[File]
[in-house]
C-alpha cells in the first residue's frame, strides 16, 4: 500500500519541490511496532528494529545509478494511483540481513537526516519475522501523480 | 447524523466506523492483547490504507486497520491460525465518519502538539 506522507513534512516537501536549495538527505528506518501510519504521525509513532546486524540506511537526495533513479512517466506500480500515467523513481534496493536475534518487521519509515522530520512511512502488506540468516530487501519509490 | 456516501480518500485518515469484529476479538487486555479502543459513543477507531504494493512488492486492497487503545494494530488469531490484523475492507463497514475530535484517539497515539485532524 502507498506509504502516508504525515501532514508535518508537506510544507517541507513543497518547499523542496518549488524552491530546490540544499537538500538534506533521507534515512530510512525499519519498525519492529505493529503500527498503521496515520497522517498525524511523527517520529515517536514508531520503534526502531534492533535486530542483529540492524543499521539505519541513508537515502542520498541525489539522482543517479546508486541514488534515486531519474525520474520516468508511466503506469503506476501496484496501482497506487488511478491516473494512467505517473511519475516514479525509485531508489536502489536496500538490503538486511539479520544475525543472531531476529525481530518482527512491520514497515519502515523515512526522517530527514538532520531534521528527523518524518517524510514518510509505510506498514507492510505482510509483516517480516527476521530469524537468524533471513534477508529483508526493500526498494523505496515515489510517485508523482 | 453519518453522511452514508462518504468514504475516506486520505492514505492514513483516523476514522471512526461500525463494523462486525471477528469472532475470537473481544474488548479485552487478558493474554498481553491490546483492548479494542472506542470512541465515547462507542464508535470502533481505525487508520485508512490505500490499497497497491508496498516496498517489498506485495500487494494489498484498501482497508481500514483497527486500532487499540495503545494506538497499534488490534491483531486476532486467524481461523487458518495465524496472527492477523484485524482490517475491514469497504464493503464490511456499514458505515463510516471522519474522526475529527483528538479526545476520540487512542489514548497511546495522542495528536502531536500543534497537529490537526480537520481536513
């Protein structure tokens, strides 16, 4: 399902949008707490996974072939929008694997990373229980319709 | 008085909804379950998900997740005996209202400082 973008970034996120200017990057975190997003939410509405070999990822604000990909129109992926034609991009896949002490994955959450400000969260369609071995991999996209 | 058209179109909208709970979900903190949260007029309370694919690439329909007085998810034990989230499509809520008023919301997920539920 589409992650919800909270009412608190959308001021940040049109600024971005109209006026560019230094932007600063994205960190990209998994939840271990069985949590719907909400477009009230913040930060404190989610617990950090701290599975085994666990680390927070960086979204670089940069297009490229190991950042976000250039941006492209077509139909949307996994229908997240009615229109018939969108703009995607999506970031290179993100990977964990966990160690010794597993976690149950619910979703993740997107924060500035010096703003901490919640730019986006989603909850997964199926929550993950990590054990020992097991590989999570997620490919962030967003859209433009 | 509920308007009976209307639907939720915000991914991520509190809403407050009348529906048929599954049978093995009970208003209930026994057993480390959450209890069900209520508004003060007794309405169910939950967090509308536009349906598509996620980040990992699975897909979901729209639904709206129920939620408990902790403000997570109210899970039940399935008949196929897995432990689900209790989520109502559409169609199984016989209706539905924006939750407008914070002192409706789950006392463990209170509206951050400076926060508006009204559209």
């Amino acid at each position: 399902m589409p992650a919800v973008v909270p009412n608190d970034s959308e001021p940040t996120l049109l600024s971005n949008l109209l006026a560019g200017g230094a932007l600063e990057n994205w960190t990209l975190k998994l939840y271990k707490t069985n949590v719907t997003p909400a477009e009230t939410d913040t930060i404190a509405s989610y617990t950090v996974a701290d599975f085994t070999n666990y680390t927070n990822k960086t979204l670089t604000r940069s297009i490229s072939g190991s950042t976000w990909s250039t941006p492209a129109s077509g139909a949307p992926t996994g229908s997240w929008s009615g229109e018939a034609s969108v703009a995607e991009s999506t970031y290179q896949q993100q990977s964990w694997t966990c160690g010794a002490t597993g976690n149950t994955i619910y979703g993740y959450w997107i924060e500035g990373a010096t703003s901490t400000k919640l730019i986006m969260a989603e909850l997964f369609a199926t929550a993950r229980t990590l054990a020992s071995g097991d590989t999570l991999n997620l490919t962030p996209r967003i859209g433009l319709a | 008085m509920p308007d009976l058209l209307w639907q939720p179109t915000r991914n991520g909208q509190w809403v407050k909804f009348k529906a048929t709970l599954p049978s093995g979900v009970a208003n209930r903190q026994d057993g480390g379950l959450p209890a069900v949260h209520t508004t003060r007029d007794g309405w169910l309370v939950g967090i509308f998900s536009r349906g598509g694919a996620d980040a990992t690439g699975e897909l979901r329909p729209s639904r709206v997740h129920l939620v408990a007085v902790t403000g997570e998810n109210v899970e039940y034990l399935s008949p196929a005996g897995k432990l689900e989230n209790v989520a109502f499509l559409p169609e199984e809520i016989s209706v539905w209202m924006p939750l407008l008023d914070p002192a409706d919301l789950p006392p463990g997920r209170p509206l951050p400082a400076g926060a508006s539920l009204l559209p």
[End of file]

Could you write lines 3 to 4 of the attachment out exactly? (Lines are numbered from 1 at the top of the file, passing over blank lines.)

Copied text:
């Protein structure tokens, strides 16, 4: 399902949008707490996974072939929008694997990373229980319709 | 008085909804379950998900997740005996209202400082 973008970034996120200017990057975190997003939410509405070999990822604000990909129109992926034609991009896949002490994955959450400000969260369609071995991999996209 | 058209179109909208709970979900903190949260007029309370694919690439329909007085998810034990989230499509809520008023919301997920539920 589409992650919800909270009412608190959308001021940040049109600024971005109209006026560019230094932007600063994205960190990209998994939840271990069985949590719907909400477009009230913040930060404190989610617990950090701290599975085994666990680390927070960086979204670089940069297009490229190991950042976000250039941006492209077509139909949307996994229908997240009615229109018939969108703009995607999506970031290179993100990977964990966990160690010794597993976690149950619910979703993740997107924060500035010096703003901490919640730019986006989603909850997964199926929550993950990590054990020992097991590989999570997620490919962030967003859209433009 | 509920308007009976209307639907939720915000991914991520509190809403407050009348529906048929599954049978093995009970208003209930026994057993480390959450209890069900209520508004003060007794309405169910939950967090509308536009349906598509996620980040990992699975897909979901729209639904709206129920939620408990902790403000997570109210899970039940399935008949196929897995432990689900209790989520109502559409169609199984016989209706539905924006939750407008914070002192409706789950006392463990209170509206951050400076926060508006009204559209």
């Amino acid at each position: 399902m589409p992650a919800v973008v909270p009412n608190d970034s959308e001021p940040t996120l049109l600024s971005n949008l109209l006026a560019g200017g230094a932007l600063e990057n994205w960190t990209l975190k998994l939840y271990k707490t069985n949590v719907t997003p909400a477009e009230t939410d913040t930060i404190a509405s989610y617990t950090v996974a701290d599975f085994t070999n666990y680390t927070n990822k960086t979204l670089t604000r940069s297009i490229s072939g190991s950042t976000w990909s250039t941006p492209a129109s077509g139909a949307p992926t996994g229908s997240w929008s009615g229109e018939a034609s969108v703009a995607e991009s999506t970031y290179q896949q993100q990977s964990w694997t966990c160690g010794a002490t597993g976690n149950t994955i619910y979703g993740y959450w997107i924060e500035g990373a010096t703003s901490t400000k919640l730019i986006m969260a989603e909850l997964f369609a199926t929550a993950r229980t990590l054990a020992s071995g097991d590989t999570l991999n997620l490919t962030p996209r967003i859209g433009l319709a | 008085m509920p308007d009976l058209l209307w639907q939720p179109t915000r991914n991520g909208q509190w809403v407050k909804f009348k529906a048929t709970l599954p049978s093995g979900v009970a208003n209930r903190q026994d057993g480390g379950l959450p209890a069900v949260h209520t508004t003060r007029d007794g309405w169910l309370v939950g967090i509308f998900s536009r349906g598509g694919a996620d980040a990992t690439g699975e897909l979901r329909p729209s639904r709206v997740h129920l939620v408990a007085v902790t403000g997570e998810n109210v899970e039940y034990l399935s008949p196929a005996g897995k432990l689900e989230n209790v989520a109502f499509l559409p169609e199984e809520i016989s209706v539905w209202m924006p939750l407008l008023d914070p002192a409706d919301l789950p006392p463990g997920r209170p509206l951050p400082a400076g926060a508006s539920l009204l559209p």